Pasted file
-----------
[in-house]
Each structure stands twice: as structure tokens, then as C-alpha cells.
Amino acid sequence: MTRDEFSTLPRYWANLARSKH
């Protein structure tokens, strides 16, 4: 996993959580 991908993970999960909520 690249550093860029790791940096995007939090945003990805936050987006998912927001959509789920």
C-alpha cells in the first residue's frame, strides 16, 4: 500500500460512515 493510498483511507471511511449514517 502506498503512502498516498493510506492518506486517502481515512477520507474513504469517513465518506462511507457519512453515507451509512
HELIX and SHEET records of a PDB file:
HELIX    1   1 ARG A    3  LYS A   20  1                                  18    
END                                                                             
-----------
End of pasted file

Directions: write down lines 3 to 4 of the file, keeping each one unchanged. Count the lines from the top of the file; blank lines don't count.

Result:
Amino acid sequence: MTRDEFSTLPRYWANLARSKH
């Protein structure tokens, strides 16, 4: 996993959580 991908993970999960909520 690249550093860029790791940096995007939090945003990805936050987006998912927001959509789920």